Dow Chemical’s chief executive officer, Andrew N. Liveris, isn’t as optimistic as he once was.
In 2009, Liveris had just guided the company through the financial crisis and Great Recession, all while digesting its purchase of specialty chemical powerhouse Rohm and Haas. The “new Dow,” armed with enormous economies of scale and its widest-ever breadth of technical expertise, seemed ready to conquer any market it coveted. Solar panels, lithium batteries, and polymers made from ethanol, though new to Dow, were targets every bit as legitimate as the packaging, paint, and construction materials that had always been at the firm’s core.
Faced with slumping revenues and earnings, Liveris is now cutting back. In October, Dow announced it will lay off 2,400 workers—5% of its workforce—and shut down 20 plants. And reversing its stance of only a few years ago, the company is cutting future-oriented spending by about $1 billion in total. Mostly this will come from capital projects, but R&D will not be spared the ax. Dow also plans over the next two years to divest underperforming businesses that together generate $1 billion in annual sales. (emphasis CJ's)
At an investor forum in New York City on Dec. 3, Liveris tried to justify such measures to reporters, investors, and analysts. Dow didn’t change, he maintained. The rest of the world did by slowing almost to an economic halt.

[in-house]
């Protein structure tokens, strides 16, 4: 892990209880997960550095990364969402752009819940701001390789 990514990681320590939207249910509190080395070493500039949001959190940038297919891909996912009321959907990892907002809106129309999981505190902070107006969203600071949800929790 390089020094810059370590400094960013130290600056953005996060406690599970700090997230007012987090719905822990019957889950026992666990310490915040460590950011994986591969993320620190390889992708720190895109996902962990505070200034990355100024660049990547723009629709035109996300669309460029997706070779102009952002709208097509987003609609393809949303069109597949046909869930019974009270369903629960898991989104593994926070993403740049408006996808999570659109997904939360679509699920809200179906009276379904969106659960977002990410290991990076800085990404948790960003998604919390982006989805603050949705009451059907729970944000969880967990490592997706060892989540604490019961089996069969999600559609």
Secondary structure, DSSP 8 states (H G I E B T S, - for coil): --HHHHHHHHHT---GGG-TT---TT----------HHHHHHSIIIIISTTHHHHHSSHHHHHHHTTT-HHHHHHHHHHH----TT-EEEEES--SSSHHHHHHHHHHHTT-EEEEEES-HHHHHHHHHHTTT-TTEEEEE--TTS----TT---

Even with the cuts, Liveris said he wants to keep Dow’s scientific staff intact. When asked whether he will lay off chemists, Liveris responded, “Not to my knowledge. We are pretty much redeploying people. Scientists are precious. You bring them in, you train them, you redeploy them.” (emphasis CJ's)
He added that the company wants to attract more scientists. For example, Dow is moving researchers from a former Rohm and Haas laboratory in Spring House, Pa., to a newer, former Pfizer site in nearby Collegeville. “Finally, our scientists in the Philadelphia area are getting modern facilities,” he said, positing that Dow could “attract the best scientists on the East Coast.”So. Couple of things:
- So we're not laying off chemists, but we're cutting underperforming businesses and R&D?
- We know that Dow has/will laid off 2000 employees; doubtless some of them are bench/R&D chemists (not necessarily equivalent). Have all the chemists affected been offered transfers to other Dow sites?
- If you read the rest of the article, it's about how much Europe and China's slowdowns are affecting Dow (which, I suspect, is draws a significant portion (a majority?) from non-US business.) What does that say for US growth prospects in 2013?